Ordinance will preserve neighborhood characteristics, home sizes in Maplewood


The Maplewood City Council on Tuesday passed the first votes on an ordinance intended to increase opportunities for smaller, affordable housing and bring lot size standards into alignment with existing lots. Council members and the mayor said it was a big deal.

“It will really help people that are already in their homes stay in their homes, and it will push back on property taxes,” Mayor Nikylan Knapper said. She thanked council member Matt Coriell for spearheading it. She said he came to her with the idea, but that it would have to wait. She said she told him she and the city couldn’t wait.

The new law will cap home and lot size. “The intent of capping the height and square footage of new homes or alterations of single-family homes is to preserve local neighborhood characteristics by limiting the impact of oversized structures. Keeping a cap on oversized structures will also preserve housing affordability within the City of Maplewood,” according to city notes.

“This is extremely, extremely important,” Coriell said. “My special thanks to all of the previous council members, especially Sandi Phillips (former city council member), Anthony Traxler (director of public works). Our planning and zoning commission has been working extremely hard…on this. They ultimately brought my vision to life with their expertise, their education.”

Phillips said after the meeting that work on the law began in March 2021 when she and other former council members Jenny Schmidt and Sarah Crosley started updating what she called archaic city ordinances, such as a law that defined a man as the head of a family.

She said the law will prevent in Maplewood what has happened in places like Kirkwood and Webster Groves where “enormous” houses have replaced smaller original homes, towering over their neighbors.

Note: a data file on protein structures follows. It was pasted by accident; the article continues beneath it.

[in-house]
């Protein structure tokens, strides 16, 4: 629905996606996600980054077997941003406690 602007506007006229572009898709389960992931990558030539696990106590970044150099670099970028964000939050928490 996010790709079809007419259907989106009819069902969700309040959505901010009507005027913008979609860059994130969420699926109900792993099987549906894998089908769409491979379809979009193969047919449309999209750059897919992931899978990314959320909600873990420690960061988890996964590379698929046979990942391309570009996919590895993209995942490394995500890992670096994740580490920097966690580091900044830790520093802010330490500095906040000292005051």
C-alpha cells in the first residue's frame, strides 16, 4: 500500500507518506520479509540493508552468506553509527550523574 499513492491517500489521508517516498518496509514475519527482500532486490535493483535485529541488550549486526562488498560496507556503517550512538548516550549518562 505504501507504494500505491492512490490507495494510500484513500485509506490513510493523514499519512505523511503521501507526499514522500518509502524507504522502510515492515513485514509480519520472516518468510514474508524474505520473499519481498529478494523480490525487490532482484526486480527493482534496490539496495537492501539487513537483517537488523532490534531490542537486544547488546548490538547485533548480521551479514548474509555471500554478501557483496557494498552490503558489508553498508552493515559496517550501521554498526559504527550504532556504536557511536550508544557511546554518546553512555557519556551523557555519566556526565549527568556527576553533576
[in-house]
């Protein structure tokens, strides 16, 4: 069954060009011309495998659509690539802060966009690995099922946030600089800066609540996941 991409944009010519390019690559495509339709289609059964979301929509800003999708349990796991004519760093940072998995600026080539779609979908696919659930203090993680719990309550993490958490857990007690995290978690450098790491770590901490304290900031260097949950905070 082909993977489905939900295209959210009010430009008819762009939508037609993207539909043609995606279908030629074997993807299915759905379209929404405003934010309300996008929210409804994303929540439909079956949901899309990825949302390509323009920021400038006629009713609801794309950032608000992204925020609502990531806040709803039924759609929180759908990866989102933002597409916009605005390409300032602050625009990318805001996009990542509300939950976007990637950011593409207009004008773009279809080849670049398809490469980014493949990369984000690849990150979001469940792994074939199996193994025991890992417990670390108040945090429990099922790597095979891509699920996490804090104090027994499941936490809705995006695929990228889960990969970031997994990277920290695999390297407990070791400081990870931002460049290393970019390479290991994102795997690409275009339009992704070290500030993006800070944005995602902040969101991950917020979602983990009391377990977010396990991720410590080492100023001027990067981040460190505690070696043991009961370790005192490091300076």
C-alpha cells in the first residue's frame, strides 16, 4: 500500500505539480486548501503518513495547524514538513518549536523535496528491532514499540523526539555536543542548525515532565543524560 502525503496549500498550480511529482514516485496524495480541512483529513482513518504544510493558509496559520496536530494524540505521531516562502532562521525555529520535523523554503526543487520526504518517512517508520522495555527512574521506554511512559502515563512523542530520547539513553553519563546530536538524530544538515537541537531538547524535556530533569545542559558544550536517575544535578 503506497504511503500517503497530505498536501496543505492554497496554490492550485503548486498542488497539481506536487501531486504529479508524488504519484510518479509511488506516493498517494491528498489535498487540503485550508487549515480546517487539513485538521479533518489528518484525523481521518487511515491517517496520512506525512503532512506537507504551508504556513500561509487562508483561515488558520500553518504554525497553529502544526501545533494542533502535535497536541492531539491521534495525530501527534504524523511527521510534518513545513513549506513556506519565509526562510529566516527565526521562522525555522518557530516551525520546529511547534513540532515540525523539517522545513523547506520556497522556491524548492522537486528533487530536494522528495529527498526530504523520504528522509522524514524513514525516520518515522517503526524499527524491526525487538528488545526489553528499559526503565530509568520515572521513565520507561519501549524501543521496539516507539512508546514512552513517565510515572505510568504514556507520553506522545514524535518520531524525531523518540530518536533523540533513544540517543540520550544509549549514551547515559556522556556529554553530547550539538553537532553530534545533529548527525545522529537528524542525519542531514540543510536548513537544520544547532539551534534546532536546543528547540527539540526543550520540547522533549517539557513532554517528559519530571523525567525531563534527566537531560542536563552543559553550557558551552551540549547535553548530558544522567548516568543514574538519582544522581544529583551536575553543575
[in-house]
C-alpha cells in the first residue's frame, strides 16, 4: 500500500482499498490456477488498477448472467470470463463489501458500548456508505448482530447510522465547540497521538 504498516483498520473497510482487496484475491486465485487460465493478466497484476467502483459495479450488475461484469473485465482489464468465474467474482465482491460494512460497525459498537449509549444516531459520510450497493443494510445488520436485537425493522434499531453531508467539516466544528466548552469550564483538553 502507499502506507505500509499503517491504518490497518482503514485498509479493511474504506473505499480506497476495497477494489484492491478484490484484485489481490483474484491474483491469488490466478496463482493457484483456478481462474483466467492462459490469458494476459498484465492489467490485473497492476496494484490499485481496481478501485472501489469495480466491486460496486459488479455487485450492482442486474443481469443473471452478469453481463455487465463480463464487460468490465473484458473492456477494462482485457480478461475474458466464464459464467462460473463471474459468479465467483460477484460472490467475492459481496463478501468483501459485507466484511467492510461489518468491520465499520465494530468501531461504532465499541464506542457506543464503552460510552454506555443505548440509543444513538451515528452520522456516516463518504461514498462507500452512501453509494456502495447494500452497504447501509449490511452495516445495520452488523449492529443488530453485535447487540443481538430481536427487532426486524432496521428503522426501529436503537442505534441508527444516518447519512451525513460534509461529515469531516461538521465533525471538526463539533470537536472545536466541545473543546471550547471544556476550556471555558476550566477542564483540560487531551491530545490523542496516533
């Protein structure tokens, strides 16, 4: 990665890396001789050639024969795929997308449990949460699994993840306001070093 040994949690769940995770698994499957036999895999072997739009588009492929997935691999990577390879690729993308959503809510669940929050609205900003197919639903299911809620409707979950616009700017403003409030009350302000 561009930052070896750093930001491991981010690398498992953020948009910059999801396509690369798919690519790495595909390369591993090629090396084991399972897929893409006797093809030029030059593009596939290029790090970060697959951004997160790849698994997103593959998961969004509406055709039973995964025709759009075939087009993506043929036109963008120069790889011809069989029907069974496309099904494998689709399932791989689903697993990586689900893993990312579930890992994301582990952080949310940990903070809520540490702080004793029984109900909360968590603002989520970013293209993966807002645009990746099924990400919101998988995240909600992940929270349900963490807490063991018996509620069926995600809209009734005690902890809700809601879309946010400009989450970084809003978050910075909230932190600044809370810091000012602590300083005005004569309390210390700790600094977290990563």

The new ordinance will prevent larger homes from replacing original homes in Maplewood such as these on Marietta Avenue.


  1. This seems like a terribly short-sighted way to go about what it is trying to achieve. If you want to prevent the type of construction prominent in Kirkwood and elsewhere, where the homes take up most of the lot, the way to do that is with setback and height requirements, or even prohibit construction on more than a set percentage of a lot. Basing it on an average of homes within 300 feet is incredibly arbitrary. One small home would ensure that no one near them can add on to their homes at all, as it would drag down the average. Also, this seems like the goal is to artificially keep Maplewood homes from appreciating at a rate consistent with neighbors. Since most people’s homes are their most valuable asset, is that really a wise decision? One might also wonder at the constitutionality of such an ordinance. When you take someone’s right to use their property as they choose you are required to do so in the narrowest way possible to achieve that goal. This, on the other hand, seems entirely arbitrary.

  2. I’m in favor of many parts of this bill but it looks to me like I’d never be allowed to fix up my wreck if a basement if this went through. The 3rd clause prevents any existing homeowner from expanding their square footage if it would be 10% above the average home square footage within 300 feet of my house. There are so many homes in maplewood that are far bigger than mine but the ones within 300 feet are smaller. This reads like it restricts existing homeowners who may have hopes of improving the interiors of their homes in future years. I love this town and have lived here for many years but dang….can someone please tell me I’m wrong? Can this be amended to focus more on future new homes or allowing people to fix up their basement in an existing home?

  3. Building bigger is most certainly NOT greener. Then there’s the reality that as repair and energy costs rise, so will home taxation and its much larger hidden cost, “running” the house. (It’s like buying a car, only to find that gas and servicing cost much more over the life of the vehicle.) Insurance, utilities, and maintenance skyrocket.
    It’s also worth realizing that many “new” homes are built as cheaply as possible, which means repair and replacement much sooner than really should be the case.

  4. I’ve actually been wondering about this. There’s a lot of construction in ward 3 that has torn down smaller homes and replaced them with 750k McMansions


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